But that does kind of promote an absolute glut of music out there, and, of course, when it’s easy to make, it means that there are people … . I'm a firm believer that the cream rises to the top, but it’s an awful lot harder to find that cream when there is just millions of music bits from amateurs and professionals uploaded every minute. The process has been greatly democratized, has been brought to the fingers of the masses, which I think is wonderful. I’m so glad that talented people that didn’t have the resources before can actually create great music. But it also creates a glut of music, both good and bad, that it can be extremely difficult to wade through.

MH: I wanted to get your insights on an individual track Röedelius and you composed for 2008’s Inlandish, called “Serpentining.”

TS: Yes!

MH: You say that with a great deal of enthusiasm.

TS: I like that piece. I like that album. Yeah. Yeah. I’m very fond of those records that Joachim and I made together.

MH: Describe how it was put together.

TS: Joachim came to my house several occasions to record some of the basic parts. One thing that we like to do often is do something that changes the way our fingers play or the way our minds work. I was experimenting at that time with putting his playing through an echo so that he would play basically with these repeated patterns that he himself was making. And a lot of Inlandish, just the basic parts, had these compositions that basically came about by he and I playing through these echoes, and these echoes would change the way we would create these basic tracks. These basic tracks that were created that way with these layered, syncopated parts, we would refine those while he was here into the composition. And then … because we had limited time with him, I took those later and added other parts.

These other parts were me playing after I had sort of refined the composition that we had recorded into a finite length and a finite piece. I began to add other sounds. Some of it is my playing. Sometimes within Inlandish we found little bits … . The last piece, there’s little voices; it’s a sort of ambient recording of Japanese singers out in a field. There are little bits of orchestral parts that I worked. And so these changing patterns, where your mind hears it as sort of a single melody, they’re actually made up kind of like Cells by a linear connection of these different parts. The first couple notes you might hear are a little orchestra recording, and then they sort of meld into a synthesizer part that I play, and then maybe another little part of a sound that I found from a different part of the session. These recordings were definitely leading up to the idea of Cells.

But “Serpentining” is one of those pieces that has sort of repetitive patterns that develop, and then these melodic parts that are really made up of a lot of different bits, absolutely composed parts that I would play, parts that Joachim played, and then these found textures and sounds that really feel like they belong there but actually come from recordings that were completely separate. That’s the intellectual way it’s put together. The emotional part for me is finding these parts and working meticulously on these little bits until I just had this piece of music that just is its own little world. It’s a little immersive sound-poetry or something that all works together, that just feels like you may not know where it came from – it may be kind of ambiguous – but that seems to me to have a life of its own.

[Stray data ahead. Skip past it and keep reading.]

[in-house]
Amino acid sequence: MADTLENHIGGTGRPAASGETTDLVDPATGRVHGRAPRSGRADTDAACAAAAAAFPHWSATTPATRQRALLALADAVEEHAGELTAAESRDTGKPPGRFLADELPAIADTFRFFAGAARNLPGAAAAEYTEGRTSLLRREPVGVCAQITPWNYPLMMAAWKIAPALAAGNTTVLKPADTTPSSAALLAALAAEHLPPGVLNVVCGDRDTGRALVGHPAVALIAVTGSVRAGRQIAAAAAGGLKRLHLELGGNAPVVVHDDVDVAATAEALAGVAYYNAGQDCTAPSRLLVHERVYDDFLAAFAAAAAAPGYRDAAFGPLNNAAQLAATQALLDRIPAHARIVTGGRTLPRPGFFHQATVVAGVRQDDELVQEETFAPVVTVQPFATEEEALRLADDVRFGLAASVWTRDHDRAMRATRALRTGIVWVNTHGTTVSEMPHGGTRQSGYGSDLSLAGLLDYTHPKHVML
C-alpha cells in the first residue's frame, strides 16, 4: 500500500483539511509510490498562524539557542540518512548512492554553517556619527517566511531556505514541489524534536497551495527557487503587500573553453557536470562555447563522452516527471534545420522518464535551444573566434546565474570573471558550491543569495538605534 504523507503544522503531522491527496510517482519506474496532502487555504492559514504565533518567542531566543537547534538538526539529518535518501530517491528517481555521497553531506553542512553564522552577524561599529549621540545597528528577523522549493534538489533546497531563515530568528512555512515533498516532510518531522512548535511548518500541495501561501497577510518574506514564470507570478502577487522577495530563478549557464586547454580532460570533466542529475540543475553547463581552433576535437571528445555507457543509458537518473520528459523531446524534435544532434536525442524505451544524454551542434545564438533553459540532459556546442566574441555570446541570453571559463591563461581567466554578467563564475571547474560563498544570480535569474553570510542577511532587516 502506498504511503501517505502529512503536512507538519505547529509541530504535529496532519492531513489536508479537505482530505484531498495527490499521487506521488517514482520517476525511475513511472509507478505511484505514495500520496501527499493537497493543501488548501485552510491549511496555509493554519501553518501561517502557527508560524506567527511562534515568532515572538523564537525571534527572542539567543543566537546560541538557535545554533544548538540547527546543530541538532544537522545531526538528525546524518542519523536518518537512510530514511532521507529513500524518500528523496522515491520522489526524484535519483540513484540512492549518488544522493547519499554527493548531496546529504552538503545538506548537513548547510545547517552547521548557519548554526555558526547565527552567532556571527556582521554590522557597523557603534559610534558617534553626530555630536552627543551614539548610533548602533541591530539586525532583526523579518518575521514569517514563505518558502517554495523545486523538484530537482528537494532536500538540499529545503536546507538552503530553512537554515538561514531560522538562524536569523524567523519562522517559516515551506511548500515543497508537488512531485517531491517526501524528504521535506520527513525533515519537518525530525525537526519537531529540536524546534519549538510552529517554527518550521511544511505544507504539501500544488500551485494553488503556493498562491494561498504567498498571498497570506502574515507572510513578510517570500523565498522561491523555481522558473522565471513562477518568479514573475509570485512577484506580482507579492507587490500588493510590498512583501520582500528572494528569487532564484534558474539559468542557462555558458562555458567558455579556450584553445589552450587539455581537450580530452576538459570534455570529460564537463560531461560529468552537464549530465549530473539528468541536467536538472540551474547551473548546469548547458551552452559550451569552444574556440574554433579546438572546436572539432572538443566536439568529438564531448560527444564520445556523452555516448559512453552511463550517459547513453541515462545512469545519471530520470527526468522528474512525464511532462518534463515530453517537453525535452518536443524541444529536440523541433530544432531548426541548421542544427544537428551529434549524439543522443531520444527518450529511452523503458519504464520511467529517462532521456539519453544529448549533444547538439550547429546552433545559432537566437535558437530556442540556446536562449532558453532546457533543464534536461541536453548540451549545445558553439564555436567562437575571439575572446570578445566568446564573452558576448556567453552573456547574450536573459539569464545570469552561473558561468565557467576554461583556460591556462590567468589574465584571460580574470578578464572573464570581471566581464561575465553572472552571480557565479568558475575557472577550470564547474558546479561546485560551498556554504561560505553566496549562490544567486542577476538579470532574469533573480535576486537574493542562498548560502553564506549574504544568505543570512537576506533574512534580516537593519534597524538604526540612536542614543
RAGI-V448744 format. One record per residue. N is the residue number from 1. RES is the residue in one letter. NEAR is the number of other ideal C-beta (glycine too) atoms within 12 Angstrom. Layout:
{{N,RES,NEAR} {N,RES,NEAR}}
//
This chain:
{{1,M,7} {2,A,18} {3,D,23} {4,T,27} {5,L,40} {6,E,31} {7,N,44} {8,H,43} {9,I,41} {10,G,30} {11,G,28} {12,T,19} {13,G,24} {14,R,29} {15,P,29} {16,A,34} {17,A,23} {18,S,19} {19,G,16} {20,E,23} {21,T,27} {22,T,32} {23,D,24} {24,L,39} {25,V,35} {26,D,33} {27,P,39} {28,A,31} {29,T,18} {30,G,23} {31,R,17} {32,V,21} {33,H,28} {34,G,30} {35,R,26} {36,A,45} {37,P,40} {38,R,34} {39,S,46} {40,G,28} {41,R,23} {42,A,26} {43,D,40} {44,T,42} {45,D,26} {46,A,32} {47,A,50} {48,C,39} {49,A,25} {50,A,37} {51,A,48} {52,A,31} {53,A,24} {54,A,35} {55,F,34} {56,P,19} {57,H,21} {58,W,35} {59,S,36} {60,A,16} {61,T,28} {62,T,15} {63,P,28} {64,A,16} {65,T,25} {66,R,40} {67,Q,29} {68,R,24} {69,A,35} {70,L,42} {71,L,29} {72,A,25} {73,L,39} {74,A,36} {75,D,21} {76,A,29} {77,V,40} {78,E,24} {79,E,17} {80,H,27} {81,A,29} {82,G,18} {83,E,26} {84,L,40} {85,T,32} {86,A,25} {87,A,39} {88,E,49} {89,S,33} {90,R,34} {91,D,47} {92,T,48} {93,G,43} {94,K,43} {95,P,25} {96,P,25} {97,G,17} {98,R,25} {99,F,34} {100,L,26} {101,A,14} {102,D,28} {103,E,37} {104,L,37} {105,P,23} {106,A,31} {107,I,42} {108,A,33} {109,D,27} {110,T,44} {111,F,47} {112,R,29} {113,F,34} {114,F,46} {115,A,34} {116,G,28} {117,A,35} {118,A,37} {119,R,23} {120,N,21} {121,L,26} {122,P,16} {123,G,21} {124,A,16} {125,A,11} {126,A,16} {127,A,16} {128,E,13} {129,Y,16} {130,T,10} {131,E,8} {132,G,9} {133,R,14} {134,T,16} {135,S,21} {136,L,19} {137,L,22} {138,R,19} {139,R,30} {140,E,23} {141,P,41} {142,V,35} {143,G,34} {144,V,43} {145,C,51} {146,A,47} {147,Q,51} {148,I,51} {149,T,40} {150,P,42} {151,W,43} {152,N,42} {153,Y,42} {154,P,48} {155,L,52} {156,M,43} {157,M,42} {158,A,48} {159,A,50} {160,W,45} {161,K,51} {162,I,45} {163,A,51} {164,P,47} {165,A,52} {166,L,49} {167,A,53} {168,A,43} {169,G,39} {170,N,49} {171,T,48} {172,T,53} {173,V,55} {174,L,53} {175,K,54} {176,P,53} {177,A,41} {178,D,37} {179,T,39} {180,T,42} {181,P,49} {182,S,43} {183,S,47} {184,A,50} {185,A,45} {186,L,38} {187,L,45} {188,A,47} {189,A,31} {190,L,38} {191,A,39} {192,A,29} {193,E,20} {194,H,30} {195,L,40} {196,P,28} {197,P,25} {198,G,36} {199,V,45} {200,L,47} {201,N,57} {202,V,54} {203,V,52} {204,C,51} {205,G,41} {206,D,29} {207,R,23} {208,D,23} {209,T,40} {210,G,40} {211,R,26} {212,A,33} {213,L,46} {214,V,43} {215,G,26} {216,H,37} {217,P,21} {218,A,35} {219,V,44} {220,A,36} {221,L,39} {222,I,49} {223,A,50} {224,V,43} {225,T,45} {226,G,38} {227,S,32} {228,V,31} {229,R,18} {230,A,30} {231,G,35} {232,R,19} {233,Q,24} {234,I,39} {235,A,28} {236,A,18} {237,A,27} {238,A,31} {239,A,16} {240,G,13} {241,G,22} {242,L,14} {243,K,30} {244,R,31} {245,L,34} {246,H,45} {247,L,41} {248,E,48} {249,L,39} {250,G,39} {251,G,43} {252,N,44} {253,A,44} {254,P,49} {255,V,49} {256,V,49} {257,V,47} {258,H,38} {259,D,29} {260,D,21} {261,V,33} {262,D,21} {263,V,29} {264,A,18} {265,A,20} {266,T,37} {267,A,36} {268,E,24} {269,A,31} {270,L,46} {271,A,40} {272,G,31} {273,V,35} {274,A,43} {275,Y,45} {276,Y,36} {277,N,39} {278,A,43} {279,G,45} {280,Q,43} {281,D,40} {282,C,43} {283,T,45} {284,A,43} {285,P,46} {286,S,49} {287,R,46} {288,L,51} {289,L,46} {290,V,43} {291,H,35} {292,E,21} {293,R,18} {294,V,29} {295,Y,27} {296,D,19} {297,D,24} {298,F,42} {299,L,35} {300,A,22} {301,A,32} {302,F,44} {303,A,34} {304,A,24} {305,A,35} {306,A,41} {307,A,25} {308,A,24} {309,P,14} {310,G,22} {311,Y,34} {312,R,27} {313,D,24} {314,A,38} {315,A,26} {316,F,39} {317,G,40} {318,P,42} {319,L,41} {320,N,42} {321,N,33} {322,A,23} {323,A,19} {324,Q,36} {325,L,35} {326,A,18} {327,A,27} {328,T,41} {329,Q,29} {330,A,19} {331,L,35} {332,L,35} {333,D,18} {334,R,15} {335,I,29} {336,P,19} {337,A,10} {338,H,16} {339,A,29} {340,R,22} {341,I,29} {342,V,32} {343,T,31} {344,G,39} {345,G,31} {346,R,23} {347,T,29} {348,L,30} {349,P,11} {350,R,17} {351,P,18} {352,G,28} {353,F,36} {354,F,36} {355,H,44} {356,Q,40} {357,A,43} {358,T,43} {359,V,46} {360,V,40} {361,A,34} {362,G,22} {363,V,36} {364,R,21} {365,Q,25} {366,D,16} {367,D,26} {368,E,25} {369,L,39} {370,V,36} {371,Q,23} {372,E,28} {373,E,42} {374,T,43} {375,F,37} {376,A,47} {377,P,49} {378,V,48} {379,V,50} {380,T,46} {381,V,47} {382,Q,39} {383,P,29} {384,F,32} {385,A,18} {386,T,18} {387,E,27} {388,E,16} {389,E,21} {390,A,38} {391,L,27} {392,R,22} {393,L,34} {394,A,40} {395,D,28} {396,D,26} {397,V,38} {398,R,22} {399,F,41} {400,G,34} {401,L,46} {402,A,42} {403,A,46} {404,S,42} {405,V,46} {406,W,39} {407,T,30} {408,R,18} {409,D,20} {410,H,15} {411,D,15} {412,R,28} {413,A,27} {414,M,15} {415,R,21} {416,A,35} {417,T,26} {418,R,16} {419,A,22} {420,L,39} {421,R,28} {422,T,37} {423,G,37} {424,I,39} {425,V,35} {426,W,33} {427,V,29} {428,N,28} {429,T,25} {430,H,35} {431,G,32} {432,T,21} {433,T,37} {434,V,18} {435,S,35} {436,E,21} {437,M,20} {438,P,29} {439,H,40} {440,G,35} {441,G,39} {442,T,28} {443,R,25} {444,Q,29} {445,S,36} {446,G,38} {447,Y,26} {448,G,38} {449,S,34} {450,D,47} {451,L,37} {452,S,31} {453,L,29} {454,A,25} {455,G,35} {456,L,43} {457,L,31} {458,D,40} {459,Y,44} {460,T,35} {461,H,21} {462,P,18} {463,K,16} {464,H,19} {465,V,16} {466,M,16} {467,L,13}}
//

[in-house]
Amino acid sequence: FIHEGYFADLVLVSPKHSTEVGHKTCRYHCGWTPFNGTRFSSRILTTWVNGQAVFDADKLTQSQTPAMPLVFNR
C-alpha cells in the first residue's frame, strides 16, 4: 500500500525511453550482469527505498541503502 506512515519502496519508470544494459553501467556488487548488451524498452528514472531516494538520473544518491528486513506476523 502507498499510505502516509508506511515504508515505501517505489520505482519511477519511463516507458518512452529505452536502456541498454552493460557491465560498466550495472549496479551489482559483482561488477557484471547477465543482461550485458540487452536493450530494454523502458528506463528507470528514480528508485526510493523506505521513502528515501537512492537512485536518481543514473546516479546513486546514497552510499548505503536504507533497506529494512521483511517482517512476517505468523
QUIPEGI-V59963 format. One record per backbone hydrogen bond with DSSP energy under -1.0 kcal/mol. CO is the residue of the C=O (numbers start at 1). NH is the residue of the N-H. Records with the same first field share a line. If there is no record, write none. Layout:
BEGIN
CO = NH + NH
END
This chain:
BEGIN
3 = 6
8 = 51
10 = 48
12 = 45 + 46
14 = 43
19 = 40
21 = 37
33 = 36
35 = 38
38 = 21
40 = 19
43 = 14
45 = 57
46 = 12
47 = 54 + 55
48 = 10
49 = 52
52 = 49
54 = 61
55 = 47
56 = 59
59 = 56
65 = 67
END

And it’s always that “life of its own” that I’m looking for – something that has real beauty. It may not be made in a conventional sense, but it has this integrated beauty and sort of interesting harmonies and melodies, and I just manipulate these things until I listen all the way through and I go, “Yeah, that’s it. I can’t make that any better. That’s the feeling I want to get. “Serpentining” and a lot of pieces on Inlandish are like that, where there was no set conception at the beginning of exactly how it would end up. But every step of the way, we would find the things that we like until we end up liking the whole thing. It has this perfectly musical experience that we’re looking for. And then it’s finished, and we move on to the next one.

MH: Yeah, with “Serpentining,” because you keep bringing up “life,” that was exactly what I was thinking: It was its own biological creature.

TS: I love that! Oh, my God! That is – yeah! Absolutely! I always think of these as little life forms of their own. And it’s always trying to find the thing that makes it that, you know, that sort of immersive, hypnotic thing where it’s just … . It’s perfect where it is. It’s like I don’t know where that sound came from. I don’t really care anymore, because it does have its own life. When I hear a comment like that, I really feel like we did our job, because in a way, I am approaching these purely as a musical listener that is trying a lot of different things and working on a lot of things until I go, “I love this.” You know, “This is something I would like to listen to.” And a lot of times, it is a sort of finding this fragile little life form, and nursing it along until it's its own little being.

Premium Content: